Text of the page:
Travel blog

Communication: Hand Language

By on November 19, 2012

I think that I’m pretty good at languages. I know Italian of course, English, French, Bulgarian and understand Spanish, Russian, Serbian and Croatian.

But when you are in a country where not so many people speak any of these languages…well you are a bit screwed. Ha.

Anyways, this doesn’t mean that I can’t communicate with the local people.

I’ve actually had situations where I try speak English, they reply in Turkish and in some crazy way we understand each other.

 How? Gestures, of course.

I think the Turkish are kind of like the Italians, which means using your hands a lot and gesturing wildly to get across a primal idea of what you’re talking about.

Because of my new job, I really need to communicate- and if possible- in a simple way. I enter the shop and first ask if they speak English. The usual answer is: no I don’t speak English. What? Are you kidding me?? You just did…! 

Maybe it’s just something they heard somewhere, sometime from somebody and they only repeat it.

Anyways, if nobody speaks English the non-verbal communication starts. With the sharing of gestures from both sides- just to get to the point- what I want or need, and what and how they can help me.

Sometimes it really works perfectly.

At the end we of it, were both happy and proud that without understanding a single word we still feel we (finally) had a proper chat.

It’s like going back in time, when no languages existed. Where human beings got across ideas, spoke and taught by using gestures and drawings.

So many gestures could be used for measuring, to describe places, distance…well…for colors sometimes it can be a bit difficult… but not impossible.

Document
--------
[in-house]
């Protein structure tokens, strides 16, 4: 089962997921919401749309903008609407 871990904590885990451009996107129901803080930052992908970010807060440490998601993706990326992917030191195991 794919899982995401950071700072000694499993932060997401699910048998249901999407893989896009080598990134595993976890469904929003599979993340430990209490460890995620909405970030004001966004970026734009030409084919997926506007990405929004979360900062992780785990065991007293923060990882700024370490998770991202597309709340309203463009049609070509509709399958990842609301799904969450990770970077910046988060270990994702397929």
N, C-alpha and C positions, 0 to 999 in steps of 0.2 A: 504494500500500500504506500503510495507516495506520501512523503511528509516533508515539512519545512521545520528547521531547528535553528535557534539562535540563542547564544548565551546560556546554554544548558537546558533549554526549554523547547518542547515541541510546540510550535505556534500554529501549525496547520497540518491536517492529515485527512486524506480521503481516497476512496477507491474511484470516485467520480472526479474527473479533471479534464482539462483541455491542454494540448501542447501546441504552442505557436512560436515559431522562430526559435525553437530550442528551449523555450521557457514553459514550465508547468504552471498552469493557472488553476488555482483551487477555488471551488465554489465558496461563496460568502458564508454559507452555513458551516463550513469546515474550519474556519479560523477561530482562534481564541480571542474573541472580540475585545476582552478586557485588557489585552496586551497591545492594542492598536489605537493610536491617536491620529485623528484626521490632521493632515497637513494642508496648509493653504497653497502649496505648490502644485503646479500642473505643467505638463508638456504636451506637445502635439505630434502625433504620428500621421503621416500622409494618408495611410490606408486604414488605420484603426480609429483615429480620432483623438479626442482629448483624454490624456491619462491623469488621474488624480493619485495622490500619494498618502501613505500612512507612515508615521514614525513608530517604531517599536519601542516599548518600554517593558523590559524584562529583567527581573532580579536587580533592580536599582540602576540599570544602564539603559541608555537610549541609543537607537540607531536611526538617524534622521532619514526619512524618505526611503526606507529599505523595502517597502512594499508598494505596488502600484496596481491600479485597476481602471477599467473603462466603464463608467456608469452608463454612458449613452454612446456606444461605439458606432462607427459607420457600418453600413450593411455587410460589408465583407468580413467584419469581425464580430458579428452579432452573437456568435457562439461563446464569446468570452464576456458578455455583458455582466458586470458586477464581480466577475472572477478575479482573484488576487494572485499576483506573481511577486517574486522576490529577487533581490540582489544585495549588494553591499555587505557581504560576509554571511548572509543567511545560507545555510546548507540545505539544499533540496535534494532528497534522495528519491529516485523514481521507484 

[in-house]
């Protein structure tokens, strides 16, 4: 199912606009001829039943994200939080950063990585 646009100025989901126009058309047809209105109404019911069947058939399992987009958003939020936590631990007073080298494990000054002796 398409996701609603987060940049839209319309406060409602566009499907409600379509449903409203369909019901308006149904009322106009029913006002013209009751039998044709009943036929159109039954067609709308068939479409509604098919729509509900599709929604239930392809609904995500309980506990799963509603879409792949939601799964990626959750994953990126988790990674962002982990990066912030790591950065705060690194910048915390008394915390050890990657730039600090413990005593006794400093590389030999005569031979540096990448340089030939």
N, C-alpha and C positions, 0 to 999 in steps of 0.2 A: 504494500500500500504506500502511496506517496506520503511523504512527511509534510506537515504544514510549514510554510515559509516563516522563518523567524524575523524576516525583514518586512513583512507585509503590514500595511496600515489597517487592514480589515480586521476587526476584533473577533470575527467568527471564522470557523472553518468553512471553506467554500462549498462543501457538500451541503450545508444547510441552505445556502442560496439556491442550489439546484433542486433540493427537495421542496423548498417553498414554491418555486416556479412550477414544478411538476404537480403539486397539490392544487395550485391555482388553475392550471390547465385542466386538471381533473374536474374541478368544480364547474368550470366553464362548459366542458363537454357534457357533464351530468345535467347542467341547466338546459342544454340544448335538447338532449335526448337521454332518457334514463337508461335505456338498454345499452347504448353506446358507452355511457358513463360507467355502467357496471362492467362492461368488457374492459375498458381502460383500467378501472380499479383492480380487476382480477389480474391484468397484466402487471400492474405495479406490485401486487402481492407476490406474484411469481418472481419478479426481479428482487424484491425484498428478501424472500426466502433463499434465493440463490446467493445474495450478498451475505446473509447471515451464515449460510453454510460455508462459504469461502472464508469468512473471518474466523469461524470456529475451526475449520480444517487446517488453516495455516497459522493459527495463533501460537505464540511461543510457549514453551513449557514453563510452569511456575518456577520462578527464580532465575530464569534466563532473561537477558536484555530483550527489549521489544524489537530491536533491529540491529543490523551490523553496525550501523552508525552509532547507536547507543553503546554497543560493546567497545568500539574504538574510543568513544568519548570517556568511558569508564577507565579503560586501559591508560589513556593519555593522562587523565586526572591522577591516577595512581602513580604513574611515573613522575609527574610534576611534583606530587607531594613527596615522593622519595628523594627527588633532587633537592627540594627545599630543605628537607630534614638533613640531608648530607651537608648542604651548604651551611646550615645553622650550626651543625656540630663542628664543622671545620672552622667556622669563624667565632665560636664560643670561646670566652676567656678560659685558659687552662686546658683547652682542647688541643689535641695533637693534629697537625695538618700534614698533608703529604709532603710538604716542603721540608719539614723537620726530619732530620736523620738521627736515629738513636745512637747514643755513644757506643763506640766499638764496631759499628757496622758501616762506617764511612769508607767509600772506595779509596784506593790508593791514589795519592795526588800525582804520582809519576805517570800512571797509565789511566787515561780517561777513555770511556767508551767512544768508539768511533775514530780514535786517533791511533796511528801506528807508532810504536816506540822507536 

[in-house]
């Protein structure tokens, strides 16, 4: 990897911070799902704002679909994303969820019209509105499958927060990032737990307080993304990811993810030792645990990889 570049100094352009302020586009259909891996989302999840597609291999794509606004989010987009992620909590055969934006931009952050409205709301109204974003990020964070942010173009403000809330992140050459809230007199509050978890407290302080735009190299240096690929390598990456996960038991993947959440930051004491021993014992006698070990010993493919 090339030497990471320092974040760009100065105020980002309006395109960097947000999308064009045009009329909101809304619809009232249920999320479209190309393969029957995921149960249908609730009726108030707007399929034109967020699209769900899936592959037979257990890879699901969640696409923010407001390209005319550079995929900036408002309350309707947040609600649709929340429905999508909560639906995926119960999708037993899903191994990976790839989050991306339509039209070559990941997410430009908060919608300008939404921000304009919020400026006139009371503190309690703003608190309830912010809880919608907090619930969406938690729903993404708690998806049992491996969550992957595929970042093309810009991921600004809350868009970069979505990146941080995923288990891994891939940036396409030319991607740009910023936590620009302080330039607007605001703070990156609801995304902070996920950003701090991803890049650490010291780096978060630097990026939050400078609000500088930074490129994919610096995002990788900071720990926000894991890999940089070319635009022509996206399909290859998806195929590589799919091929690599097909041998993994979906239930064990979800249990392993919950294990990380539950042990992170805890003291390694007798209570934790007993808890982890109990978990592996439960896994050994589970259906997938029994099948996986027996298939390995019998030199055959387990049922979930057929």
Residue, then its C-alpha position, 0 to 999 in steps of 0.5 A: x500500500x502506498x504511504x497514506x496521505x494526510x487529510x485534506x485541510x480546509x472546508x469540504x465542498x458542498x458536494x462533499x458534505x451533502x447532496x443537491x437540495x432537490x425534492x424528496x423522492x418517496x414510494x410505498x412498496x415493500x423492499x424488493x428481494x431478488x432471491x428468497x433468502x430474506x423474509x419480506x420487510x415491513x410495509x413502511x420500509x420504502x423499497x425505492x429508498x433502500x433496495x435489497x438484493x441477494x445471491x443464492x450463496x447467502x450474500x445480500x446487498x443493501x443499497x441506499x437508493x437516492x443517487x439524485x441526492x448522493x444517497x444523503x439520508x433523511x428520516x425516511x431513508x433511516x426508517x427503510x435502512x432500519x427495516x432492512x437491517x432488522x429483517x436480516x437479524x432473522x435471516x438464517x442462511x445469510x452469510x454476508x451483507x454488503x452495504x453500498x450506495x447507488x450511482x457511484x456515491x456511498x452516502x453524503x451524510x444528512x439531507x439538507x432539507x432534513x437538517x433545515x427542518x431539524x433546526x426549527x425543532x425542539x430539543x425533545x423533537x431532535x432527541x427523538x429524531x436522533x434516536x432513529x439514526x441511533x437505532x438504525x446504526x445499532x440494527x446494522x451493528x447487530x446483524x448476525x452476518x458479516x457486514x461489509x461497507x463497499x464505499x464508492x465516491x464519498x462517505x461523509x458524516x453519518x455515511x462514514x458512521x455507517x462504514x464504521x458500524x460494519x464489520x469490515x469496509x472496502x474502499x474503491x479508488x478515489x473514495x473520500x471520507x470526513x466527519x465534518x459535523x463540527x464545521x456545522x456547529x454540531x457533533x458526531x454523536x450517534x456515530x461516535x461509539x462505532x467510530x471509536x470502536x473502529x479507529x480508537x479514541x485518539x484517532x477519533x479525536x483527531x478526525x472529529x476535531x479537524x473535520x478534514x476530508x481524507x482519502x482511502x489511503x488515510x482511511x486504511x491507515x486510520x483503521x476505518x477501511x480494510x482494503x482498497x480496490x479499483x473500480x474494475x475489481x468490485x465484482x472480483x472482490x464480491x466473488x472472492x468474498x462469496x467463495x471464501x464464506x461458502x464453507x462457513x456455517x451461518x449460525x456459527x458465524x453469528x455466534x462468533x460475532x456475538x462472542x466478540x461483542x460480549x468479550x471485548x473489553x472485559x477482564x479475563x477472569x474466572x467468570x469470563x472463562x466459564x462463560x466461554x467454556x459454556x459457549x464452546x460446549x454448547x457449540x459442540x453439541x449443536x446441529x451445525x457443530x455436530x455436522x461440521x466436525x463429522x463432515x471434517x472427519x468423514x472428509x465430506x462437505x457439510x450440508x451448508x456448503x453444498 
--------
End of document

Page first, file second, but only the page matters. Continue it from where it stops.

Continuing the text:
I’ve also had experiences where somebody that doesn’t speak English calls a friend. The friend arrives and asks me: Do you speak English?

Where I reply with joy: ‘YES!’, so happy that somebody could understand me…and right after that, the guy starts speaking in Turkish….Ermmm-?…Excuse me??…That’s not English!! Ha.

I think that sometimes it doesn’t really matter if it’s difficult. Because there’s always a way to have communication with somebody, sometimes using just your voice, sometimes with the help of your hands, head, feet…and whatever else might help. Wink. Just kidding.

In Istanbul there are maybe two places where you can go, and you won’t be afraid to be understood: the Egyptian bazar and the Grand bazar.A complicated web of little streets outdoors and indoors, full of goods and people trying to catch your attention.

It’s really impressive how, after years of experience, they know exactly where you come from with just a glance. Many of the workers there speak at least 4 languages fluently, and most of them know at least a few sentences in 10 or more.

My hands are still learning. A.



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